I sat down with Amy Rosenberg, a Senior Manager for MongoDB Field Marketing based in New York, to gain insight into how her role transformed when the COVID-19 pandemic started, her newfound love for data, and the ways in which MongoDB helped her adapt to a new working environment. We also spoke about the initial hardships of the COVID-19 outbreak in New York, scouring for toilet paper and Clorox, and how she envisions Field Marketing in a post-pandemic landscape. Andrew Bell: Thanks for sharing your story with us, Amy. Can you tell me about your journey into field marketing? Amy Rosenberg: I started my first “grown-up job” three weeks before graduating college. I was a one-woman marketing department for a 10-person startup. Over the course of my five years there, I had the chance to try my hand at every part of marketing: content, product, demand generation, social media, communications, advocacy, and events. I realized early on that what I love and what I am good at is being in the field interacting with and building community for customers. About three years into my career, someone told me that what I did sounded a lot like field marketing. I’d never heard that term before, but after reading some job descriptions, I decided it sounded fitting. One of the perks of working for a startup was the ability to change my title and team’s name. We became Field Marketing, and I officially became a field marketer. AB: How would you describe field marketing to those who aren't familiar? AR: When people hear the words field marketing, they think of events. They picture the team searching for venues, coordinating with A/V, running promotional campaigns, and handing their sales team leads to follow up with. This is definitely a part of field marketing, but to me, it’s not the full picture. Maybe it’s because I started my career wearing all of the marketing hats, but I’ve always seen myself as responsible for understanding when and why to do these events, how to ensure the leads make it through the sales funnel and become new customers, and how to track and analyze the ROI. This is one of the main reasons I joined MongoDB. In my first interview, my future boss discussed how MongoDB Field Marketing was part of a larger account-based marketing (ABM) strategy. I wouldn’t be an event planner; I would be the CMO of my region and a business partner to my regional Sales team. Events would be one of many tools I could use to support driving new leads and accelerating deals. I’d never heard field marketing described as such a strategic and impactful function, and I jumped at the opportunity to join the team. After a year without live events, the scope of my role feels even more true today. AB: What was a day in your role like prior to COVID-19? AR: Before COVID-19, I was always on the move, jetting around the world to host various events. This gave me the opportunity to get to know my Sales teams, talk to our customers, and visit dozens of incredible places such as Montreal, Beijing, and San Francisco, to name a few. My suitcase was always packed, and I got pretty used to spending only two or three nights in my New York City apartment each week. I like to describe MongoDB as the perfect mix between startup and established company. The company is doing very well and has the structure, leadership, and product to succeed. However, we still have my favorite parts of a startup culture: transparency from leadership, fun perks such as surprise swag gifts, unique benefits such as Headspace memberships and Carrot Fertility, and — my favorite part — the ability to make a meaningful contribution no matter what your level of seniority is. I hosted my favorite event about six months after joining — a C-level dinner at Classic Car Club Manhattan. Our CEO gave the opening talk, and our Chief Product Officer hosted a customer panel. No one questioned whether a new manager should own something so big, and my leaders gave me full autonomy to make it what I wanted. It ended up being a huge success and still gets brought up two years later. Hosting two or three events a month was exciting and made a huge impact on my region, but it was also exhausting. By the time I was back at my desk in New York, I hardly had the energy to analyze whether or not my projects were yielding the best results. I knew hundreds of customers and potential customers attended my events each month, but I rarely had the opportunity to think about things such as whether or not those were the customers with the greatest potential to buy, if the Sales Development Representatives were following up with the right materials to ensure conversion, or if the leads were being accurately routed to the right people. I knew I wanted to be even more strategic in my role. AB: How did the COVID-19 pandemic affect your personal and professional life? AR: In March 2020, my entire world turned upside down and inside out. I went from spending a few nights a week in my one-bedroom apartment to not leaving it for weeks on end. New York City was one of the hardest-hit cities. I remember in early April I accidentally missed a meeting with one of my Sales teams because someone told me a store nearby finally had toilet paper and Clorox wipes in stock, and there was no way I was missing an opportunity like that. I felt comfortable putting myself before my work because from day one of the pandemic, MongoDB’s leaders encouraged us to do exactly that. They gave us companywide mental health days, hosted biweekly all-hands to keep us informed, and offered forums to discuss the current social and political environment. I then started hearing how companies were taking down job postings for open field marketing positions and some were even laying off existing field marketers. Field marketing equaled live events, and no one knew when live events would happen again. Naturally, this scared my team and me. Pretty quickly, our leadership sat us down and told us there were no planned layoffs, but we needed to get creative and find new ways to support the Sales team. Sales goals hadn’t changed, which meant we were still responsible for driving new leads and accelerating opportunities. I picked this job because I thrived on the social interactions it gave me. Suddenly, I was left with Zoom calls and an empty apartment. My fiancé is a doctor and was sent to battle COVID-19, working 24-hour shifts with limited PPE. I am extremely grateful that neither of us has gotten sick. It’s been a very lonely and stressful time, but having a team that jumped in to help when I needed a day off or scheduled a random Zoom happy hour just to chat made it much easier. AB: How have you pivoted in your role since the COVID-19 outbreak began? AR: When my job was producing live events, they had to be run based on location, meaning the same event could take place in five or more markets in a given month. Even if we could reuse the content, the hours spent on promotion to each location, traveling to and from, and managing the spreadsheets full of tasks to make it a success ate away all of my time. With the transition to virtual, this duplication became irrelevant. A webinar can reach hundreds of customers across the globe at once. As a Field Marketing team, we began to talk about and better understand what each region needed and where we could find overlap. We found that we could split up the work and build a marketing program targeted to different industries and use cases. Then, we could all take advantage of a single program for our relevant accounts. This sounded as if we were doing less work, but it really just gave each of us time back to focus on improving the work we did, rather than rushing to do more. The webinars became much higher quality, since each field marketer was producing less and could spend more time improving an individual program. An unexpected benefit of this sharing of work was our team becoming much more collaborative: team brainstorming sessions, asking for and providing feedback on work we could all take advantage of, sharing resources anytime we saw a success from our work, and bringing half a dozen brains together to create a much stronger program. AB: How has MongoDB helped you transition during this time? AR: Before COVID-19, the lines differentiating teams within Marketing were mainly based on the types of activities we owned: Field Marketing hosted in-person regional events, Demand Generation ran digital ads and webinars, and Strategic Events managed our large-scale global events. With no live events, these lines became blurry. With a lot of help and guidance from our Marketing leadership, we created lines based more on goals than on activity type. For Field Marketing, our goal is to source new and accelerate existing deals for our specific sales region. Events (now virtual) were just one of the tools in our toolbelt, along with customer stories, digital ads, executive engagement, direct mail, and even sales enablement to improve conversions on the inbound leads from Marketing. I told my manager that my new motto was “avoid doing work.” Naturally, they got very concerned. But, what I really meant was to take advantage of what is already being done by others, instead of duplicating efforts, and then reallocate my time to things such as lead flow handoff improvements, data hygiene, advising other teams on customer stories, and educating my sales reps on the self-serve tools we provide. This has been a very scary change of mindset for me, because I always equated success to the programs I owned. I’m insanely grateful I have such amazing leaders who completely supported my new mentality. This change also helped me finally realize what it means to be the CMO of my region: working collaboratively with the entire Marketing organization to ensure my region has everything it needs to hit its numbers. Not only has this made me much more strategic in my actions, but it also gave me the opportunity to meet and become friends with people outside of my direct team. I can say with full confidence that I work on the best Marketing team out there because of the people. AB: You've fallen in love with data during quarantine. How did that happen, and how do you envision it playing a role in your approach moving forward? AR: Some people baked sourdough bread. Others completed puzzles. I learned Tableau. We were given access to new data dashboards right around the time lockdown started, and maybe I just needed an escape from staring at my own face on Zoom, but I began spending a lot of time in these reports. Going back to the concept of being the CMO of my region and all the time I saved by “avoiding work,” I wanted to have a clear and deep understanding of what programs, messaging, promotion strategies, and content worked best in my region, so I could double down on what works and either stop or change the things that didn’t work. I’d never been trained on using Tableau or looking at data this way. When I expressed my interest in this analysis, my manager gave me the time to learn and asked our Marketing Ops team to help. I spent hours building new reports, asking Marketing Ops questions, and then discussing my findings with other stakeholders on the team. I began making changes and improvements to the programs I ran as well as to the ways all inbound leads for my region were handled. Without adding more events, I saw our conversions to new deals increase. On a personal level, I’ve found that I’m actually pretty good at this kind of analysis. My team and leadership now come to me with questions, and my manager actually helped take other work off of my plate so I could focus on this. I was even given the opportunity to present to our global Sales leaders on the lead flow process I helped improve. I absolutely love finding new insights and uncovering challenges I get to fix. AB: What do you think MongoDB Field Marketing will look like in the future? AR: I’m not going to lie: I really miss live events. Although we still achieved our goals this year, there is something special about how events foster relationships and community between a company and its customers. But whatever the world of events looks like in the future, I don’t expect Field Marketing to go back to being solely event planners. This past year made us learn how to work much more collaboratively and efficiently with the entire Marketing organization. We built better cross-functional relationships, learned the tools to help us analyze what our regions needed, expanded our use of digital marketing, and got extremely creative with our virtual events. We also demonstrated the importance of a strong partnership between Sales and Marketing by getting involved in enablement and lead conversion improvements — areas I’d never even thought to investigate before. We’ve shown the value Marketing can bring to Sales and the entire company when given the time, and it isn’t just more leads. When we slow down, think strategically, and become experts on our region’s needs, the impact has nothing to do with events. Calling this past year extremely challenging is the understatement of the century, but I always try to find the silver lining in every situation. In my experience, the pandemic gave field marketers the chance to become stronger business partners to our Sales leaders and own the role of CMO of our region. Interested in pursuing a career in Marketing at MongoDB? We have several open roles on our teams across the globe , and we would love for you to build your career with us!
MDBWomen: A Look into MongoDB’s Affinity Group for Women-Identifying Employees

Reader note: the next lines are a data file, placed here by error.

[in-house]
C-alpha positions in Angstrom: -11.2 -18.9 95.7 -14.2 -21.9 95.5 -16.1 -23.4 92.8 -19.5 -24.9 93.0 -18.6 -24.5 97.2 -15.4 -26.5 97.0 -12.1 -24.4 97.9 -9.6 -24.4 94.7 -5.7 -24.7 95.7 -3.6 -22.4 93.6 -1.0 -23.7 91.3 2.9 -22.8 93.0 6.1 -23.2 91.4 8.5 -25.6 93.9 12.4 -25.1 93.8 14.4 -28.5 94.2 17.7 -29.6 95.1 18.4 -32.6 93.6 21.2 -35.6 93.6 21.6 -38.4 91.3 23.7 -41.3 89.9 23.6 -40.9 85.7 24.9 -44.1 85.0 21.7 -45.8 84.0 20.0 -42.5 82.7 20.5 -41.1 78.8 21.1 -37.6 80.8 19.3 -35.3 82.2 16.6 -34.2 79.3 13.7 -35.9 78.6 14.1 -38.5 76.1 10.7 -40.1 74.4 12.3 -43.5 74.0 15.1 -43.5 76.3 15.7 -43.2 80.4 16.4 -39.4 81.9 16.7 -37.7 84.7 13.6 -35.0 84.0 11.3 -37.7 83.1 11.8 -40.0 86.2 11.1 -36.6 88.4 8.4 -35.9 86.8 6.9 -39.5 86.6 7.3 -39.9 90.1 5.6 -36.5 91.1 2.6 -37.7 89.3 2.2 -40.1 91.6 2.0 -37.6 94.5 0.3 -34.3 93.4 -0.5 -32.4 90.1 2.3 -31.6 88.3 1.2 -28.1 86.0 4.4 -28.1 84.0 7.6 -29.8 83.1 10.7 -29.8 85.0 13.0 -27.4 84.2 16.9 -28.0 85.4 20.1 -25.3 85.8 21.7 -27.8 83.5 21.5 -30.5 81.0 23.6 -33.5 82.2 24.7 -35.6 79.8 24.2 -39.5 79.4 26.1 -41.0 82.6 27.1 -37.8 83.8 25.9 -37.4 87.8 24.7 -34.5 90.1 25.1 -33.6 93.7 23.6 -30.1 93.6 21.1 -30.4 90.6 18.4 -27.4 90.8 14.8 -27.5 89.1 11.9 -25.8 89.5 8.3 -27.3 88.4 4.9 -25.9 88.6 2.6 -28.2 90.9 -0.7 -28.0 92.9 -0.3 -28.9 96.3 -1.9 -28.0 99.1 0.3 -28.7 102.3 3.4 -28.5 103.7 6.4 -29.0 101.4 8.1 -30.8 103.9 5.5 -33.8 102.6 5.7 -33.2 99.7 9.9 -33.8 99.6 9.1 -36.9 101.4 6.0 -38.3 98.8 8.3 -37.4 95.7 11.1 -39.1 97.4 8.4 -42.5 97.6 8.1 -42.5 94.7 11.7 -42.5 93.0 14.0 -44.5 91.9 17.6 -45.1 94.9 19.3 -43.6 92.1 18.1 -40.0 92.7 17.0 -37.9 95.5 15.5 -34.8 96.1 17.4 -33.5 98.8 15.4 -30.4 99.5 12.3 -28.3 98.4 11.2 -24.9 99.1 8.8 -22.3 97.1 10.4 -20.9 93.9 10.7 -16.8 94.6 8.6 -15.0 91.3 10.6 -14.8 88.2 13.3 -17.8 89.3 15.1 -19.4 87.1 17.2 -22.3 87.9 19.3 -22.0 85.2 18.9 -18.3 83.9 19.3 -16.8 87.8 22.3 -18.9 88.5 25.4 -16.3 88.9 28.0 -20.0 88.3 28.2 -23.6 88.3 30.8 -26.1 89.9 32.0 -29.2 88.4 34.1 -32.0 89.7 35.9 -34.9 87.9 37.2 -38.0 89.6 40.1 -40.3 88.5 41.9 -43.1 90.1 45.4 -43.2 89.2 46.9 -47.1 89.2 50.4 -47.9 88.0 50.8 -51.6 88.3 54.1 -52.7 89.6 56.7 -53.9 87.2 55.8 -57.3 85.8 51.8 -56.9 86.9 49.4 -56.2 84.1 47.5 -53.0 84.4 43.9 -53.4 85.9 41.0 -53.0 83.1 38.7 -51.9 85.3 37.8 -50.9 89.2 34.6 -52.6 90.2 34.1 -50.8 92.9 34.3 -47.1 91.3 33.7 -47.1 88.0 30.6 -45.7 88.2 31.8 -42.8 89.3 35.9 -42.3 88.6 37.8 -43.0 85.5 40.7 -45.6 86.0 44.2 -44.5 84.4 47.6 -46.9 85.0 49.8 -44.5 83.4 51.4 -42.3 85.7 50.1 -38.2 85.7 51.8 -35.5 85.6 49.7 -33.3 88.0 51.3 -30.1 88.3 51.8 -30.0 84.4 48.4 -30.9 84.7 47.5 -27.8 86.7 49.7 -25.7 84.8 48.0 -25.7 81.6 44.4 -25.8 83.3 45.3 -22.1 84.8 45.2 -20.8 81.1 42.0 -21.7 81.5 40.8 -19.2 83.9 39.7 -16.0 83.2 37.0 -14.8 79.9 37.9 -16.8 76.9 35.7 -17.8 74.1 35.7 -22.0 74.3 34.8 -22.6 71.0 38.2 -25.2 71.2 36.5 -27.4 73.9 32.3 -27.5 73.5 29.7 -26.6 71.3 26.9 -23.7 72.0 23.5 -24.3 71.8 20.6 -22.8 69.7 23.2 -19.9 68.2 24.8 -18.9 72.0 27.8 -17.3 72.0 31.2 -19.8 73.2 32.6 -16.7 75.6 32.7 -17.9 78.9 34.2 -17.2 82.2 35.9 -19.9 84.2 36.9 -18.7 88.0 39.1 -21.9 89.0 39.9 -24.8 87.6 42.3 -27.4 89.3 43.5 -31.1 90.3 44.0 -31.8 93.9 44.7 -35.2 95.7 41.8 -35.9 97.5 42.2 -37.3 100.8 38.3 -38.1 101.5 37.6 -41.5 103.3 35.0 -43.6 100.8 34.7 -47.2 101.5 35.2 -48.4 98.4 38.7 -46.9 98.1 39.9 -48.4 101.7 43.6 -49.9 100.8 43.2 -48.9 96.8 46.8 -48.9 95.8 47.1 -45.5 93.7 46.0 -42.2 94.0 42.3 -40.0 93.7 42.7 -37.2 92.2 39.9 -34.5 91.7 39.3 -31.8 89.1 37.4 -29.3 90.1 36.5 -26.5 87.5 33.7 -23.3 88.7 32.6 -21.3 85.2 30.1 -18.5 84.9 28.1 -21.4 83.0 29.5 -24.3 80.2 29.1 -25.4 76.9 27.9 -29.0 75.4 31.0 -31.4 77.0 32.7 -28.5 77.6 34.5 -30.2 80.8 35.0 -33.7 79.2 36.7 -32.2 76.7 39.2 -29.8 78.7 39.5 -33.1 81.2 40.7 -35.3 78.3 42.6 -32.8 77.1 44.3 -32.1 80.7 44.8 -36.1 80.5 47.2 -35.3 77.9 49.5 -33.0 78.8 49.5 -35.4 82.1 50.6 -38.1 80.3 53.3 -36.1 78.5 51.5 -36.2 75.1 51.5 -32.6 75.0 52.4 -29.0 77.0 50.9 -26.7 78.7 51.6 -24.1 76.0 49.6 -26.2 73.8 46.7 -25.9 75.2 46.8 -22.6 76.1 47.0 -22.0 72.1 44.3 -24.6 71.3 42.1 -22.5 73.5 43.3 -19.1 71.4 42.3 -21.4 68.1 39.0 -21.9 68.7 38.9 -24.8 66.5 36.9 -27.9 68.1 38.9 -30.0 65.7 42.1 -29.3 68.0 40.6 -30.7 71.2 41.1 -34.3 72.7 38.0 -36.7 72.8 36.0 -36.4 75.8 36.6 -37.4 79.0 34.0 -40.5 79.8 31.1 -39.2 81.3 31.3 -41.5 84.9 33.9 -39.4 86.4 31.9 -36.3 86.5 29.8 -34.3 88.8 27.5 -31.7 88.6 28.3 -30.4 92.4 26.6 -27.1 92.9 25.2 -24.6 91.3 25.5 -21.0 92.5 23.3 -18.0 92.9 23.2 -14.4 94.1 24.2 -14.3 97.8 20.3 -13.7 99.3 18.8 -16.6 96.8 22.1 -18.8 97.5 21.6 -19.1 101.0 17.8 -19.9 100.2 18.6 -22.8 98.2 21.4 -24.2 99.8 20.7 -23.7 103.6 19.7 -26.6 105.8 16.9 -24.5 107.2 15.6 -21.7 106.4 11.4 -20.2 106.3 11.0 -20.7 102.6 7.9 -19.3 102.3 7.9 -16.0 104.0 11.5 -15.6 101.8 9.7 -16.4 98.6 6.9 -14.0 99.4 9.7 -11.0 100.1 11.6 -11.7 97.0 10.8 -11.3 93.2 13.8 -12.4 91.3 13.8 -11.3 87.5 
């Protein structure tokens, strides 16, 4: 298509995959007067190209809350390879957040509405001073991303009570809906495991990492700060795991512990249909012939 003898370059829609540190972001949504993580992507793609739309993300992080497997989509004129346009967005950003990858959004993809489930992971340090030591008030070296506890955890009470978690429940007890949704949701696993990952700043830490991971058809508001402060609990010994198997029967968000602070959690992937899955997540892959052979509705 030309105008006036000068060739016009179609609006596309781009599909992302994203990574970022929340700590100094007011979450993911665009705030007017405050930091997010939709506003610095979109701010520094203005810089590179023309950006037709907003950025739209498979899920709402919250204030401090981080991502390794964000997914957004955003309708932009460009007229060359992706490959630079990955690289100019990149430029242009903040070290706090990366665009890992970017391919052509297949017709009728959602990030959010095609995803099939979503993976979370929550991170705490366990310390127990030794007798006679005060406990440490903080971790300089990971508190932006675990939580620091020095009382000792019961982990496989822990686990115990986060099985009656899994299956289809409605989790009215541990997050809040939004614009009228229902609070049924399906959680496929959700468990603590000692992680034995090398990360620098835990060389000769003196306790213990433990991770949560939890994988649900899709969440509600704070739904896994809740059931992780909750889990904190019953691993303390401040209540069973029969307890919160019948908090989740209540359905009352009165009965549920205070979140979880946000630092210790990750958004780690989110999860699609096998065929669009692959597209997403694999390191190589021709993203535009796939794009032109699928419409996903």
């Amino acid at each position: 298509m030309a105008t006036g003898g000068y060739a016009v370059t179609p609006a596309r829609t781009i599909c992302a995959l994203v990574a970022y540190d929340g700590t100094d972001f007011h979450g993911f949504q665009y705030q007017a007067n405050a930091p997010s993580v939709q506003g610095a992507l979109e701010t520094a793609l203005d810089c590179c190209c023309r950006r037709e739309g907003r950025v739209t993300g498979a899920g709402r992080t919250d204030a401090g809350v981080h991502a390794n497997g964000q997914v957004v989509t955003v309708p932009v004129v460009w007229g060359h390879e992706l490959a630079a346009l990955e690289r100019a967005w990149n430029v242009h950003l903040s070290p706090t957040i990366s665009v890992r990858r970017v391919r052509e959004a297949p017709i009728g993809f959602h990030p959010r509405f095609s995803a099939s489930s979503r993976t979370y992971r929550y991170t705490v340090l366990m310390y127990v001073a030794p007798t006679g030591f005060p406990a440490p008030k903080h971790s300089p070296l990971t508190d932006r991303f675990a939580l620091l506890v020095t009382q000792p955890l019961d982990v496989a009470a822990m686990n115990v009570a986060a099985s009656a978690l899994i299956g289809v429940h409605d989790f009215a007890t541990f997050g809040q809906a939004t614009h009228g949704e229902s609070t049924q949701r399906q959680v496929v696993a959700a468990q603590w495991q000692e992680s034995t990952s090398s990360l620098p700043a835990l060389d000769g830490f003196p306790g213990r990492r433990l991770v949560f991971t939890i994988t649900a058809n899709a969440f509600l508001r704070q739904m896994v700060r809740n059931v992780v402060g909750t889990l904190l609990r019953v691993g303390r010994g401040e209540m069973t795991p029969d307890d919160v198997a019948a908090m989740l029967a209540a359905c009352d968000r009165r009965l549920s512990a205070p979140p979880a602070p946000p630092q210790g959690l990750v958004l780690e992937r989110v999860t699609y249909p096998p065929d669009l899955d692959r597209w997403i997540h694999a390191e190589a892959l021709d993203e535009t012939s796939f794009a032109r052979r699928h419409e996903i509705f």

MongoDB affinity groups are employee-led resource groups that bring together employees with similar backgrounds, interests, or goals. They play an important role in our company and culture. Our affinity groups build community and connections, help us raise awareness of issues unique to their members’ experiences, and offer networking and professional development opportunities. I sat down with some of the leaders of MDBWomen to learn more about their initiatives, impact, and plans for the future. What is MDBWomen? MDBWomen is a community of MongoDB employees identifying as women. We acknowledge that working women face many challenges and that not everyone experiences them in the same way. Our purpose is to connect and amplify the voices of working women at MongoDB by providing a space for support and advocacy. We understand that both work and nonwork conversations are important and use our time together to share experiences and build connections. We are women from all walks of life who want to create a safe space for discussing important topics. How did MDBWomen get started, and how has the group grown? MDBWomen began as a cohort of women within our North American recruiting organization. Although it was informal, it quickly became a recognized affinity group, but there was no group page within our intranet, no mission statement, and no globally friendly meetings outside of U.S. time zones. After a few years, an opportunity arose to reimagine the group, work on a mission statement, and expand from being just a social club to having a strategic plan for supporting women and impacting the business. Since its inception, MDBWomen has grown to just shy of 500 members globally, with chapters in India, Australia, and Ireland in addition to U.S. chapters in Palo Alto, California; Austin , Texas; and New York City. Wherever women are, MDBWomen helps activate them! What types of initiatives does MDBWomen organize? Our biggest initiatives typically take place during Women’s History Month. Every International Women’s Day (March 8), we host a companywide Purple Shirt Day to show support for women’s rights and raise awareness about the challenges working women still face around the world. In previous years, we’ve brought in spotlight speakers from outside the organization to discuss their personal experiences with being a woman leader in the tech industry. This year, MDBWomen organized a handful of events for Women’s History Month, including professional development workshops, panel events featuring speakers in sales and engineering, an empowering yoga flow and meditation, a Bollywood dance class, and a Kudoboard to share tips, words of wisdom, or experiences about promoting equality for women and employees who identify as LGBTQIA+. We are also aware of the particular challenges working mothers face. In an effort to destigmatize pregnancy and motherhood at work, we’ve partnered with one of our benefits providers, Carrot , to host sessions that discuss pathways to parenthood and fertility. It can be difficult to coordinate global events that all of our members are able to participate in, and we recognize that women face different challenges in different regions and cultures. Although many of our MDBWomen events are global, we also rely on the chapter leaders to coordinate initiatives in their region. Many chapters hold casual meetups along with networking events and other workshops throughout the year that allow women-identifying employees to connect with one another, find mentors, and upskill. 2019 International Women's Day Celebration in NYC How has participating in MDBWomen impacted some of our employees? We’ve had a lot of impactful follow up conversations after MDBWomen events. Our CIO Lena Smart gave a talk about imposter syndrome last year, and we had a great discussion afterwards. Knowing that you’re not alone, your voice is heard, and your feelings are valid is a big part of the support we give to our members. Our Carrot fertility sessions have allowed women to speak about things they normally wouldn’t talk about in a traditional work setting, and we were able to hear stories from women who had similar struggles and provide them with resources. It’s not just the events and speakers that have made an impact, but our individual members as well. Many of our members have found mentors within the group or connected with other women who have gone through similar experiences, and we love that we’re able to introduce women to one another across the company and across the globe. So many women have told their chapter leaders that they wouldn’t have received such a high level of support if it weren’t for MDBWomen. Read Jane Zirinsky’s story below to learn more about how MDBWomen has impacted her. Jane Zirinsky: In her Words One of the challenges many women face when planning their careers is building out space to also plan for a family. As soon as I hit my mid-twenties, I couldn’t help but notice all the studies, articles, and thought pieces on the so-called motherhood penalty that can affect women as they attempt to progress in their careers. I knew that I would have to be proactive in my career planning to avoid the dreaded plateau motherhood can unfortunately result in. However, one thing I didn’t know I needed to plan for was how to communicate to my boss and colleagues when I had a miscarriage. There really is no Emily Post guide for that! When I lost my pregnancy in the summer of 2020, I knew I couldn't hide it and that I would need support and understanding. However, I didn't know how to share this news with the people I worked with. Embarrassingly, my biggest concern was that I would make them uncomfortable. I felt vulnerable. Thankfully, my manager and I have built a strong relationship founded on trust and respect. She’s also a woman, and a friend, which made telling her much easier. My manager asked if I felt comfortable speaking to HR so that I could get access to the benefits available to me. Through our vendor, Cleo, U.S. employees can access grief counseling, support groups, and bereavement leave. I had no idea that this was an option for me and gratefully took advantage of the program. When they think of fertility benefits, many people think about hospital payments, parental leave, and childcare. It is so easy to forget that 25 percent of all pregnancies end in a miscarriage, and not a baby. I am a very outgoing, cheerful person, and there was a noticeable change in my energy levels after my miscarriage. I needed some time off to mourn, cry, breathe, heal, and process the complexities of all the emotions that come with losing a pregnancy. I learned that your body doesn’t care when you lose a pregnancy. It hits you with the full flood of postpartum hormones, which for many women (lucky me!) also includes the added onslaught of postpartum depression. I knew that these feelings were inevitable, and that people around me would notice something was off. Asking for help and being vulnerable is easier said than done. I always advise women and friends to reach out to their communities when they need support; so I did what I tell women to do all the time: I reached out to my community. I posted in our private, internal MDBWomen Slack channel about what I had gone through. Although it was challenging to be so vulnerable, it was the single best thing I could have done. I received an outpouring of support from MongoDB women across the world. They shared with me privately that I was not alone. I had more than twelve 1:1 conversations with other women who had lost a pregnancy. Some wanted to thank me for being brave and sharing my experience, some wanted to connect and cry, and some just wanted me to know them and to better know me. The single strongest tool I had to fight my depression was a feeling of connectedness and community. No matter how strong you are, nothing makes you feel more alone than depression. Add in the isolation of the COVID-19 pandemic, and that took my depression to another level. Had I not been brave, I would have missed the chance to connect with and support other women too. Now, I strive to be a resource for other women at MongoDB, whether it’s sharing information about access to benefits or proofreading emails that will alert leaders of the need for time off or additional support. I’m grateful that MDBWomen is a safe place to be open, share experiences, and receive the support and empowerment that every woman deserves. Hear from Some of Our Chapters North America Led by Jane Zirinsky , Melanie Kyono , Megan Blancato , Alexandra Hills , Gigi Neuenfeldt , and Libby Firer . The North America chapters have members in Palo Alto, Austin, New York, and many other remote locations across the U.S. and Canada. We’ve had women jump in and get involved during their first week at MongoDB alongside women who have been here for years. We believe strongly that empowered women empower women, and that you get what you give in communities like ours. Building a strong internal network provides support when facing challenges and gaining access to new opportunities. As part of this network, we’ve created an internal Propel-Her group aimed at elevating MongoDB women through mentorship and shared experiences. Propel-Her at MongoDB will be launching small, goal-driven peer mentor groups focused on specific professional development goals such as internal branding, negotiation, self-advocacy, and networking, where the emphasis is on peer mentoring and skill sharing. We are also launching a speaker pipeline in concert with our women in sales groups, which helps to connect our membership with women leaders in other companies and industries to inspire and teach us. With NYC and Palo Alto tech hubs being in our backyards, we strive to connect our members to the wider world of women in tech. Because MongoDB is headquartered in New York City, we have the advantage of access to the majority of our executive leadership team. One of our main goals has been to leverage that access to expand the connection our global members have with our C-suite. We do this via Q&A sessions with our executive team, sessions that spotlight women leaders and experts in their fields, and partnerships with our Recruiting and Diversity and Inclusion teams to ensure we can advocate for our members where the impact is greatest. Australia Led by Tammy Bailey and Jocelyn del Prado The Australian chapter of MDBWomen started just over a year ago, right before the COVID-19 pandemic. The women in Australia typically cannot participate in global MDBWomen events and meetings due to the time zone disparity, so we wanted to create a local community of women who could support one another. We brainstormed heaps of ideas and scheduled our kickoff event for International Women’s Day 2020, but the pandemic brought most of that to a halt. Despite this, we organized regular Zoom meetings that allowed us to connect, meet new hires, and generally get to know each other. We had a great lineup of events for Women’s History Month in 2021, and we plan to continue this momentum throughout the year. One of our goals moving forward is to engage women across various departments and roles within MongoDB. We plan to hold even more organized activities such as event sponsorships, welcoming and mentorship programs, ladies’ lunches, high teas, informal meetups, and yoga sessions. Another goal is to create opportunities for collaboration and friendships with women in other locations. The number of women employees in Australia has doubled over the past year, and we’re always working on ways to bring more extraordinary women into the organization. MDBWomen Australia is a place to have your voice heard and make a difference, and we are excited to continue growing our group of amazing women in Australia! MDBWomen Australia celebrating Purple Shirt Dat virtually in 2021 India Led by Palki Sood and Neha Mukherjee We joined MongoDB one month apart from each other and reached out separately to our office site leader, Amit Babbar, with our ideas and vision of forming an employee affinity group specifically for women in India. He connected the two of us with each other in August 2019, and the rest is history! India became the first established chapter of MDBWomen outside of North America. Our vision was to build a network of trust and a strong support system for all employees who identify as women in India . We believe that empowered women empower women. To add a local touch, we came up with the moniker “MongoWomaniya,” which is a fun way of representing our group and resonates with each member. We are proud that the logo we created for our group is now used as the logo for the global women’s group. We’ve been able to help foster new friendships by providing group members with a platform to get to know each other better and be sounding boards for common issues. We even started our own recognition program called “MongoDB India Superwoman of the Quarter,” which highlights women employees who are not only star performers but are also succeeding in balancing their work-life responsibilities and leading the way with their impact. Since the pandemic began, we have held multiple virtual engagement sessions addressing “taboo” topics such as polycystic ovary syndrome (PCOS). We also have held self-care sessions and collaborated with other affinity groups for activities such as Bollywood dancing. We have future plans to host more inspirational speakers, engage more “Womaniyas” to lead our regular meetings, and collaborate with recruiting to ensure we drive our diversity hiring goals. Our main goal is to ensure MongoDB India is a top employer for women, driven by our inclusive and equitable culture. MDBWomen India, AKA Womaniya, gather in the office prior to COVID-19 Ireland Led by Rita Martins Rodrigues , Avril Murphy , and Amy McKeon The Dublin chapter of MDBWomen provides a safe space for those identifying as women and allies to come together, share experiences, and help each other grow. Our goal is to support the women of our Dublin chapter with mentorship and upskilling programs, along with engaging our allies in open conversations in which we can help them demystify allyship and how it shows up at work. There is also an opportunity for the women of our chapter to connect with their peers in all of our major locations. We held our first event in April and are looking forward to establishing a community for the women of our Dublin team! Interested in pursuing a career at MongoDB and joining MDBWomen? We have several open roles on our teams across the globe and would love for you to transform your career with us!